Gold News

Gold Anyone? Anyone?

Okay...how about weed? Oh right, weed you like...
 
I WAS in San Francisco the week before last, writes Frank Holmes at US Global Investors, invited to speak at the MoneyShow, one of the biggest, most preeminent investor conferences in the world.
 
Over the past couple of decades, I've spoken at many MoneyShows all around the country and have covered many different topics. Gold investing is one that often draws a big crowd. Not this year.
 
Guess which natural resource stole the show?
 
Marijuana. Currently legal in 23 states and the District of Columbia, medical marijuana generated $2.7 billion in 2014 and is expected to bring in $3.4 billion this year. Investors are taking notice.
 
The cash crop is even starting to change intranational migration. Whereas many retired seniors flock to warmer climates in which to live out their golden years, others now factor in whether a state will permit them to self-medicate in order to treat their arthritis, according to a recent Time article.
 
Investors themselves who might have suffered from arthritis attended the pot presentation at their own risk, as it was standing room only. They couldn't have been pulled away even to sit comfortably in the scarcely occupied room next door. Sentiment toward gold was indeed very bearish at the MoneyShow, as it is around the world right now.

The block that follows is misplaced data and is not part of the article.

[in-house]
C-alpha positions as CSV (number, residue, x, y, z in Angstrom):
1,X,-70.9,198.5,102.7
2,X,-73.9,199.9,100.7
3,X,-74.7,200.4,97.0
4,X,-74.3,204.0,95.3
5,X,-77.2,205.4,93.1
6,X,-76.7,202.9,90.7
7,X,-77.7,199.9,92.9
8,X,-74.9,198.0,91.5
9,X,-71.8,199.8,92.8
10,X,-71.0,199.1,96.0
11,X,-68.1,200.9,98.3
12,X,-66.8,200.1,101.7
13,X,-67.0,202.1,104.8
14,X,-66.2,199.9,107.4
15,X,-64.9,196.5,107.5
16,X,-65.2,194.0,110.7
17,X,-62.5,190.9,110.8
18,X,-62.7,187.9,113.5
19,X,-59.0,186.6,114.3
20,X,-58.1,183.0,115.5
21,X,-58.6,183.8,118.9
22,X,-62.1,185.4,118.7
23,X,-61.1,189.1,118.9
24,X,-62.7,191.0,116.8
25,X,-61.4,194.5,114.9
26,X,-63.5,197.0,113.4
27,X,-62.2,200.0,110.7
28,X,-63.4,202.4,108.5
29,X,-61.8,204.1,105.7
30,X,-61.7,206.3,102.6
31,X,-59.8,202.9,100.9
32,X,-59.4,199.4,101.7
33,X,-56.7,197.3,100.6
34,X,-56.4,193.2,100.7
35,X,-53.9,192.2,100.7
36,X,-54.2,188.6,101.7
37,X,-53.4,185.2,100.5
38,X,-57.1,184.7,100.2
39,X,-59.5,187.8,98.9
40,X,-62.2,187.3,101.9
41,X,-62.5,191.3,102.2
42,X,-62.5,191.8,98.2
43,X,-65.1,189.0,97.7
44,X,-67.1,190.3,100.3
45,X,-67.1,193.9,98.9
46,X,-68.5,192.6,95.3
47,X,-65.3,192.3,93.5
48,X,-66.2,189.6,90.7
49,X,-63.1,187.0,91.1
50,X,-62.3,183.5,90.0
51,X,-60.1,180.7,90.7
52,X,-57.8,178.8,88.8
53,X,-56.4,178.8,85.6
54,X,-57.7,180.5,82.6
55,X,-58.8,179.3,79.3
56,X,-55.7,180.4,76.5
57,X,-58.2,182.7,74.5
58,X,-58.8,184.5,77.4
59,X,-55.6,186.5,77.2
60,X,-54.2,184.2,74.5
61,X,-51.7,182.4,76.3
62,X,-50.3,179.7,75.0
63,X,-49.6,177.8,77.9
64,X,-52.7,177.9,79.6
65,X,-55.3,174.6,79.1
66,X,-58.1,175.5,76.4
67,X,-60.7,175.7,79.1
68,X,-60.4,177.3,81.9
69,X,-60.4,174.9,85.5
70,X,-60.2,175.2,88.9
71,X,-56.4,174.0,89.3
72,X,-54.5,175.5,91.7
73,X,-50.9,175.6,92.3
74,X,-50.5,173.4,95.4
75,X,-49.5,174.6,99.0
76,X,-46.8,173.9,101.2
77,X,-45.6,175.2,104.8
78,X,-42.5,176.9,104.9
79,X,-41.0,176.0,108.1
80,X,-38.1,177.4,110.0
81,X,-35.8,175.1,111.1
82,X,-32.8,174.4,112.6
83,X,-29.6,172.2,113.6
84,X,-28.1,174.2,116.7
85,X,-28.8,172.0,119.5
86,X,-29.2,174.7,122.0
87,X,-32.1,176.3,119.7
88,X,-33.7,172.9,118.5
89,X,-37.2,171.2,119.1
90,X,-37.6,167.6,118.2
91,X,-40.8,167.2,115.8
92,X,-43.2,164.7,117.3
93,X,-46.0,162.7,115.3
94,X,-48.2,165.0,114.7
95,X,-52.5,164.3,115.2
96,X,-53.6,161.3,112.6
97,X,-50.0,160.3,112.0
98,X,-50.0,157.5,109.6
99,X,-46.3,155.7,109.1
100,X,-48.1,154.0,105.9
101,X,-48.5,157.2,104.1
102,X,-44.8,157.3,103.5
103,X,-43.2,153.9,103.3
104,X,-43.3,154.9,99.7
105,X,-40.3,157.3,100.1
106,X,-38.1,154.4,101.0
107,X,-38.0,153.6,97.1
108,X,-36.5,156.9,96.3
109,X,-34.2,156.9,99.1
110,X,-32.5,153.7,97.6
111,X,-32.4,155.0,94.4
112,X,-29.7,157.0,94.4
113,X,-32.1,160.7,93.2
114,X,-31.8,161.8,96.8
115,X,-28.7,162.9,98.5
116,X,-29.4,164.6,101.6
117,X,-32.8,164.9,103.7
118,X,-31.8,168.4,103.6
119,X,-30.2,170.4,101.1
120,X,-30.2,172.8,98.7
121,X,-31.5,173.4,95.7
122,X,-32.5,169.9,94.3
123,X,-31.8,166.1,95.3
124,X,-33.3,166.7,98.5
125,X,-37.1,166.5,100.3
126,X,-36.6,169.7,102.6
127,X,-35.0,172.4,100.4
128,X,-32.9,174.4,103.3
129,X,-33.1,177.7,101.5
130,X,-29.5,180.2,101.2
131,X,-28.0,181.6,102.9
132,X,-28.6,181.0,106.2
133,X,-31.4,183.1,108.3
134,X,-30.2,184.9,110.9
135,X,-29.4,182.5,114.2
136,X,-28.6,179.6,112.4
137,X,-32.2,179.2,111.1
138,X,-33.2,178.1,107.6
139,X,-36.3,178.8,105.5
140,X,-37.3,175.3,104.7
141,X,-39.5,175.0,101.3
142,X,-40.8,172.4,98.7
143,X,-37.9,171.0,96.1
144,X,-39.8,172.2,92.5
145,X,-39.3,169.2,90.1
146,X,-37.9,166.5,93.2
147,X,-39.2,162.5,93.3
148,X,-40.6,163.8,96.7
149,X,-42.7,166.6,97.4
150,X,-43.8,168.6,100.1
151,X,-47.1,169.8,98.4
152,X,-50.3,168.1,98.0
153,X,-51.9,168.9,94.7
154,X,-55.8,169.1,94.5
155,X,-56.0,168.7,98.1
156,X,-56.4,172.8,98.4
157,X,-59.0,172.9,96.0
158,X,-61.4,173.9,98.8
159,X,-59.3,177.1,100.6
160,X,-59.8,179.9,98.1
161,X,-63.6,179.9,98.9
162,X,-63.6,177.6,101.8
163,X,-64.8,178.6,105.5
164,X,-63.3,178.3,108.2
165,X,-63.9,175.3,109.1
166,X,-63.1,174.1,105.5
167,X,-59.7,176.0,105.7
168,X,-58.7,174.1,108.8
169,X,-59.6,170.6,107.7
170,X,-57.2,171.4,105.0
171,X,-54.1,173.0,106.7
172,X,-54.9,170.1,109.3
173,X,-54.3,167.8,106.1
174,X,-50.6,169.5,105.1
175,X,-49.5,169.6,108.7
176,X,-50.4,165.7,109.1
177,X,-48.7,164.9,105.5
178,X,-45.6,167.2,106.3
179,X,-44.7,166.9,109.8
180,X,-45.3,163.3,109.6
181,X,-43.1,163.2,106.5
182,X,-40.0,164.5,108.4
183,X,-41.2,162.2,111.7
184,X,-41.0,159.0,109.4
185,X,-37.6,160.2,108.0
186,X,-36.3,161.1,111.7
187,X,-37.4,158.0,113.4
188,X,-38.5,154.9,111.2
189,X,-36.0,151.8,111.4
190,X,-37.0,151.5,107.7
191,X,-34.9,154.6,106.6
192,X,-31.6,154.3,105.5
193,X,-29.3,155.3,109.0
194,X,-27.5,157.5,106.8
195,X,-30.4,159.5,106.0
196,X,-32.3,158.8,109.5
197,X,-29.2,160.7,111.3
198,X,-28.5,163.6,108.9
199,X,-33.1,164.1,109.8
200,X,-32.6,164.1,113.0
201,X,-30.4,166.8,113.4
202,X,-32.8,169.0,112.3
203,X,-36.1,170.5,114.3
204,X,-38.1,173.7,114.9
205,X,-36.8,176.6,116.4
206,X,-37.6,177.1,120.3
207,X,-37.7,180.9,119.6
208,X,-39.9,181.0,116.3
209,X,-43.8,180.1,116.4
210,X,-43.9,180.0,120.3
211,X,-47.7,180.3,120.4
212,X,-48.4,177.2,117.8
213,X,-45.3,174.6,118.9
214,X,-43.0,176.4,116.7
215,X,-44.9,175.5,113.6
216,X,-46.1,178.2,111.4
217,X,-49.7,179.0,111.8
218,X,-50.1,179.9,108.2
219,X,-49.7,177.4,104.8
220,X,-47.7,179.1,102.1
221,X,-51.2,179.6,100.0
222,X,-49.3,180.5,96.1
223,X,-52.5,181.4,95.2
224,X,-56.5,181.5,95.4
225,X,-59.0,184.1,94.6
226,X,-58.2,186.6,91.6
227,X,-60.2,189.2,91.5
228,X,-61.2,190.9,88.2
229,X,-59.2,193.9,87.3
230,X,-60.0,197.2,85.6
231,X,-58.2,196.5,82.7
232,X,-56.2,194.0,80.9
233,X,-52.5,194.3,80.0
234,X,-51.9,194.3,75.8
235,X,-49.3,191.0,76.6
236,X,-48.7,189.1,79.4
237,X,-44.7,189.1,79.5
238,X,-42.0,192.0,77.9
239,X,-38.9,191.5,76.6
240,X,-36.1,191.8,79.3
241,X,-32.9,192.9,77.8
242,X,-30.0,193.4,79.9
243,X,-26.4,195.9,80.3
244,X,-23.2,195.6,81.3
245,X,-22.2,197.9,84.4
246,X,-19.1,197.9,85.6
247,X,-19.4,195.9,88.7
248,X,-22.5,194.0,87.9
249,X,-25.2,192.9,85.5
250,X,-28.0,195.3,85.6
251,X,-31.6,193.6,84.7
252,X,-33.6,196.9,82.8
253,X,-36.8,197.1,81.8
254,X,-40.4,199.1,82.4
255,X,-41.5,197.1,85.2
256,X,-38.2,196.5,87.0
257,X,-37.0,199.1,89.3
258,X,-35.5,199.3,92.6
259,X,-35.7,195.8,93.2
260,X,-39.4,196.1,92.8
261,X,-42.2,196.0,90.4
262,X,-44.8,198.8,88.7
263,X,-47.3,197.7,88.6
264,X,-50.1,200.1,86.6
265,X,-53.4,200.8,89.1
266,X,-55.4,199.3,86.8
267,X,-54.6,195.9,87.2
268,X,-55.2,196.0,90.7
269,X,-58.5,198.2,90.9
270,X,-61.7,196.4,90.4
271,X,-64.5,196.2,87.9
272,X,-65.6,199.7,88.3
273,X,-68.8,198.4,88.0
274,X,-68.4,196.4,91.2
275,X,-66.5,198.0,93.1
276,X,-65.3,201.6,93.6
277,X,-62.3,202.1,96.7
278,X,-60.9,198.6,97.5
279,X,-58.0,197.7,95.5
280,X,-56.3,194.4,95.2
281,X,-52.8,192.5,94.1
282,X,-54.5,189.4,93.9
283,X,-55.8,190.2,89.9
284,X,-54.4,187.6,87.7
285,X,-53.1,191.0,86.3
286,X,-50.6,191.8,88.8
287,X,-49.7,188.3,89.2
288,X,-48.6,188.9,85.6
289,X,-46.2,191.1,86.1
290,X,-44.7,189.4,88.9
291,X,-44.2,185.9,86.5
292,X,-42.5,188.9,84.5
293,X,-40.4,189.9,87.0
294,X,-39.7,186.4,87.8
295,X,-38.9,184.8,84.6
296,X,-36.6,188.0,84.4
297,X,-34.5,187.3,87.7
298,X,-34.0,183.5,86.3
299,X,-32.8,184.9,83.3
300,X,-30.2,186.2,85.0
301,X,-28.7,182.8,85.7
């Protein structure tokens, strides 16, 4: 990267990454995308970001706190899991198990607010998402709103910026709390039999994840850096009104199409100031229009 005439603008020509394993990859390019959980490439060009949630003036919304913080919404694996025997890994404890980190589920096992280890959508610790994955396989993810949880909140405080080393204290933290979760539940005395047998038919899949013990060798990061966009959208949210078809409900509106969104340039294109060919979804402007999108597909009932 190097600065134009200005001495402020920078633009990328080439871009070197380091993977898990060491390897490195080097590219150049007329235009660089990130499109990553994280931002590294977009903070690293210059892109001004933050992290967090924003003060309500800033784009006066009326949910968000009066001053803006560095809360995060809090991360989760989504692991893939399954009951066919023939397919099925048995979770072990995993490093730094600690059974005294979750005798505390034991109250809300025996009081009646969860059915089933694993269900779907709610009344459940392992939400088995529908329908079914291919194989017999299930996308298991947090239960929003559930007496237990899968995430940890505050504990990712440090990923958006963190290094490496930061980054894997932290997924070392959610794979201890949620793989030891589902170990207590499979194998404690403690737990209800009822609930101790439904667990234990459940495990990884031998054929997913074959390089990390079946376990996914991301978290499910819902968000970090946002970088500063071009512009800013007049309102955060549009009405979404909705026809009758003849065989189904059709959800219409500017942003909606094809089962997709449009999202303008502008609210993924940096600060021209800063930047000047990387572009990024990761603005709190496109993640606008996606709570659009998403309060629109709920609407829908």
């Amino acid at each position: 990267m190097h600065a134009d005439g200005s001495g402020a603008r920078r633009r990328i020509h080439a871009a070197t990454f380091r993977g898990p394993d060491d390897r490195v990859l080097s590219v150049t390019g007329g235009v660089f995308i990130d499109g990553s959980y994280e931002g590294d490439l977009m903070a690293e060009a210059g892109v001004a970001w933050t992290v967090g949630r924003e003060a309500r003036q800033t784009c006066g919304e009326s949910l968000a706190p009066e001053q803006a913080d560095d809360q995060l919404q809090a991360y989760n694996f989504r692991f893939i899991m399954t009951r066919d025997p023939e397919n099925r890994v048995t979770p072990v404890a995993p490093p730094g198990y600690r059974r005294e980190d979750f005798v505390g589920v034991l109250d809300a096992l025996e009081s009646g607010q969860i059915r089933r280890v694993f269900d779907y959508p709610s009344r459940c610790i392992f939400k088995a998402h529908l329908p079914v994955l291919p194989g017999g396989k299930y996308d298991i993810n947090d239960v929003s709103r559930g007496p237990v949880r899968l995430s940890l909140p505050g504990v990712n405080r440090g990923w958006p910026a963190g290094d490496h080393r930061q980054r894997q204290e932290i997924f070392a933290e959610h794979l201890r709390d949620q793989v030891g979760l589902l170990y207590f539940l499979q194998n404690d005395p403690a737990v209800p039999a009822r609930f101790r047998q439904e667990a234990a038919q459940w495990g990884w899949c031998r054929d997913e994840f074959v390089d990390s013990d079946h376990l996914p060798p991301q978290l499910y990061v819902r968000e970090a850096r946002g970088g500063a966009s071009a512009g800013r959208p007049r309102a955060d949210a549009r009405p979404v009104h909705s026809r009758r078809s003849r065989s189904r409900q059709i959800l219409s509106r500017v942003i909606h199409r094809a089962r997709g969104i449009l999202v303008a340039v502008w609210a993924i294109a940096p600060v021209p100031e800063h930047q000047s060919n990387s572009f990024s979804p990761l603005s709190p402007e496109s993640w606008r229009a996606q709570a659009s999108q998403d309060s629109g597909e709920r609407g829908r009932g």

Gold is universally recognized as a safe-haven investment, a go-to asset class when others look uncertain. Following the 2008 financial crisis, for instance, the metal's price surged, eventually topping out at $1,900 per ounce in August 2011.
 
But last week proved to be a particularly rocky one for the metal, even with Greece and Puerto Rico's debt dilemmas, not to mention the recent Shanghai stock market decline, fresh in investors' minds. Gold traded down for 10 straight sessions to end the week at $1,099 per ounce, its lowest point in more than five years. Commodities in general dropped to a 13-year low.
 
Gold stocks, as expressed by the XAU, also tumbled.
 
 
The selloff was given a huge push when China, for the first time in six years, revealed the amount of gold its central bank holds. Although the number jumped nearly 60 percent since 2009 to 1,658 tonnes, markets were underwhelmed, as they had expected to see double the amount.